There are several signs that you may be in a toxic trauma bonded relationship:
- A lack of trust is a major stumbling block. It doesn’t matter if you don’t trust the other person or they don’t trust you. When there is a general distrust, relationships are extremely stressful. There is never any calm in your life.
- You’re forced to bargain your principles regularly. When you’re compelled to live outside of the tenants that you consider most essential, your self-respect takes a hit. It’s simpler to be at your finest in a healthy relationship.
- Your spouse isn’t a fan of your success. They claim that you discover who your real friends are when things are tough, but this is also true during times of triumph. When you’re doing well, it’s not unusual for friends and family to be unsupportive. You don’t want someone in your life that behaves like this.
- Is either of you overly critical? Are you both too turned off by the other’s ideas and activities? Your hobbies and projects should be given respect. It applies to both partners. You could have a stronger relationship if you weren’t so contemptuous of your partner.
- Your relationship is suffering from a lack of stability. Your relationship is more stressful than it needs to be, and you’re being damaged by it.
- Do you feel it’s more pleasant to go somewhere else after work than go home? What’s worse than spending a stressful day at work and deciding you’d rather sit in a coffee shop alone than return home to your spouse? It’s appealing to have a haven from the stress of everyday life.
- A lack of affection. When love wanes, there is a loss of intimacy. Consider why you don’t desire to touch each other anymore.
- You keep your problems to yourself. It would be great to be able to trust your partner when you have something delicate to discuss. If you find yourself resisting sharing, it might indicate that your partnership isn’t sustainable. Ideally, your spouse is also your best friend.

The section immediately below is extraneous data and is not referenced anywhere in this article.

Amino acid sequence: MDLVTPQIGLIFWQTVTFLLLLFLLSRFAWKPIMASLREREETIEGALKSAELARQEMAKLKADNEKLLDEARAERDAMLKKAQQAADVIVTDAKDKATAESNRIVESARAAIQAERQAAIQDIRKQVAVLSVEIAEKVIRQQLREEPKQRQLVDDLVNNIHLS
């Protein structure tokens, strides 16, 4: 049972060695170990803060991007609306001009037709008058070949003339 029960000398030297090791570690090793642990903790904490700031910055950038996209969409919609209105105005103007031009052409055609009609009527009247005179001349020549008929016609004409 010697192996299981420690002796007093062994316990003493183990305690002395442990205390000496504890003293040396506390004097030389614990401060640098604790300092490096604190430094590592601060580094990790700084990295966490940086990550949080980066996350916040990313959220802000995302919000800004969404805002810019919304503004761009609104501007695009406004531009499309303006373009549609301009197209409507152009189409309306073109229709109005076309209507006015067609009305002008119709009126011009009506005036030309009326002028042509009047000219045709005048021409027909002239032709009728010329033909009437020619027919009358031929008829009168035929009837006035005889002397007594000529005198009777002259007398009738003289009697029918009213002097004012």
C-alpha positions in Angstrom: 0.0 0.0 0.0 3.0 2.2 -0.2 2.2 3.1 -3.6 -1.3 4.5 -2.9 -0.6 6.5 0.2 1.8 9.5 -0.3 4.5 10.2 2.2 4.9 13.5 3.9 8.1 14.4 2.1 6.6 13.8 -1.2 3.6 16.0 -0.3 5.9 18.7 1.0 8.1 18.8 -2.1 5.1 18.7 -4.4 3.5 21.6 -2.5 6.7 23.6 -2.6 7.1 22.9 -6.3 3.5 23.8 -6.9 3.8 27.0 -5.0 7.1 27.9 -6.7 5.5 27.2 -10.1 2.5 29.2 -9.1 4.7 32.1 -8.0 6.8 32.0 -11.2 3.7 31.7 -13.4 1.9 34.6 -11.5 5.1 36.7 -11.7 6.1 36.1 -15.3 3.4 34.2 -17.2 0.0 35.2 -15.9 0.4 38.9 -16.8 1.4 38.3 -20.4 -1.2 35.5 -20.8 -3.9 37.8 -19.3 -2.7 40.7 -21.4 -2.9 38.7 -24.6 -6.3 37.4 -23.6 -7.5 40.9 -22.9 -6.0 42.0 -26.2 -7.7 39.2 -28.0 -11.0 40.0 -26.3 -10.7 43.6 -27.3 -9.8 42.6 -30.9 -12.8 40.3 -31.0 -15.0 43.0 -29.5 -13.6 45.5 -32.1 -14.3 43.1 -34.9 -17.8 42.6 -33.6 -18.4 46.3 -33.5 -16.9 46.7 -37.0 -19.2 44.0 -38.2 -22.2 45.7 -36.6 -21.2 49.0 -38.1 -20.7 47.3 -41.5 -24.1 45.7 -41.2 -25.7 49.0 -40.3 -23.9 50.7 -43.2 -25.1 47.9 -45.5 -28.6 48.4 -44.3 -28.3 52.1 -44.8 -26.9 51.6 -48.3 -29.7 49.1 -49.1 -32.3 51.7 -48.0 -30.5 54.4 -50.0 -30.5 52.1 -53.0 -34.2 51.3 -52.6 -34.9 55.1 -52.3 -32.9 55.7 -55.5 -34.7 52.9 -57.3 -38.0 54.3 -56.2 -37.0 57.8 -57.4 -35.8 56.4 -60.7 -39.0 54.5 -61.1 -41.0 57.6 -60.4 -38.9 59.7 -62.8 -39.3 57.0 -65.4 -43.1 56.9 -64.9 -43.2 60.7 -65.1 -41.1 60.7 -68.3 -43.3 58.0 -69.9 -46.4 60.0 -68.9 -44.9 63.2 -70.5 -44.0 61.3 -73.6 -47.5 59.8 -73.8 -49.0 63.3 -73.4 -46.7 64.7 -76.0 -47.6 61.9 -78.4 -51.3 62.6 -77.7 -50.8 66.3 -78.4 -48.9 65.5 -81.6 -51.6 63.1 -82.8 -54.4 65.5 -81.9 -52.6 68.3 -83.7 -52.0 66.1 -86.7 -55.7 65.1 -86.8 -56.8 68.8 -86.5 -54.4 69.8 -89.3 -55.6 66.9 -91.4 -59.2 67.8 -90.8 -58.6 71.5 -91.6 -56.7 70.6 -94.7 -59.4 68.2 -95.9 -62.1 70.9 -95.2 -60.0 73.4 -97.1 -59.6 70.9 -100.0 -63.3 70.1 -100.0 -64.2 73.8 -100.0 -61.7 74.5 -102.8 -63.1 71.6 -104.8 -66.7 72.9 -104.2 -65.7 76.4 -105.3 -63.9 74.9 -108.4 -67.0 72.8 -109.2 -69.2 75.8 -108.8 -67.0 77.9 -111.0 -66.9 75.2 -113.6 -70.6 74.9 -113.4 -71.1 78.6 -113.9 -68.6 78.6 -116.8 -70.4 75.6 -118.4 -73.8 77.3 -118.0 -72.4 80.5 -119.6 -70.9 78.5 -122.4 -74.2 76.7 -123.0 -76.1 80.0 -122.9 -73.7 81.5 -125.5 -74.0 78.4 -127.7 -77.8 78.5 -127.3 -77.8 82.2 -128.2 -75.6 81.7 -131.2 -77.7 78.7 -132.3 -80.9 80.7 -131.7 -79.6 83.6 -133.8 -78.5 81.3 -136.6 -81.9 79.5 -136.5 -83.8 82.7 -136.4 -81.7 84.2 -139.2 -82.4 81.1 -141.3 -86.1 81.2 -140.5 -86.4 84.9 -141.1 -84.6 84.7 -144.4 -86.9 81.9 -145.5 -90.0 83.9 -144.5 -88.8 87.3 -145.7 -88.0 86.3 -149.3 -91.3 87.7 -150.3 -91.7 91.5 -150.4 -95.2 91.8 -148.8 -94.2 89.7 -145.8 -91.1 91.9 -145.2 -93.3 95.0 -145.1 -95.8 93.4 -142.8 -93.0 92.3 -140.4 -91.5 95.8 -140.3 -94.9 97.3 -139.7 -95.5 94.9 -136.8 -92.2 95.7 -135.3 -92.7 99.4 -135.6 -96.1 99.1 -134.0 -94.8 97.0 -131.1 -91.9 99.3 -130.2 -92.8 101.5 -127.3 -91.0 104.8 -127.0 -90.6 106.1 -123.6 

- Experiencing this as an example of a bad parent-child relationship. Any children who are exposed to this dynamic are put at risk. Children’s development should be enhanced by relationships. Children that are scared or discouraged are signs of trouble.
- You feel threatened by your spouse. There is no need to risk your safety in a relationship. Make your health and well-being a top priority in your life.
- You can think of other people with whom you’d rather be in a relationship. Do you find yourself wishing you could be in a relationship with a friend or coworker instead of with your current partner? Something is amiss if you’re imagining yourself with someone else.
It may be difficult to leave a toxic relationship. It’s not pleasant to confront the world on your own, especially for a time. However, spending some time alone has its benefits.
Hopefully, you’ve concluded that your relationship is healthy, supportive, and a source of inspiration.
If you believe your relationship is toxic and trauma bonding is becoming a norm, take the time to investigate further. Be willing to get help from a relationship professional, too.
Before we end….
Often, trauma bonding does not start as an issue within the relationship itself – instead, it often starts with problems that are happening in other parts of life like at school or work. You can see, when it comes to relationships, there can be all sorts of different issues that arise. From trauma bonding to attachment disorders, these problems can cause a lot of pain and chaos within a family unit.
It’s something that often goes unrecognised, and it’s hard to see the damage that it does until it’s too late. This type of attachment is dangerous and can have long-term consequences.
That’s where professional help from a relationship psychotherapist or family therapist can make a difference.
Although the power of self-healing is a great starting point, professionals such as these can explain why trauma bonding is a typical issue among persons who live in toxic relationships, and it’s especially prevalent when there are problems within the family unit. This can be an extremely traumatic experience for those going through this type of trauma because they feel as though there is no other option but to stay with their abuser – even if that means enduring physical and emotional trauma regularly.
Consult with a professional to explore ways you can get over trauma bonding.
Trauma bonding with toxic relationships isn’t worth your time or peace of mind.
It is a work in progress, but it is possible to overcome trauma bonding.
You’d like to do the work, wouldn’t you?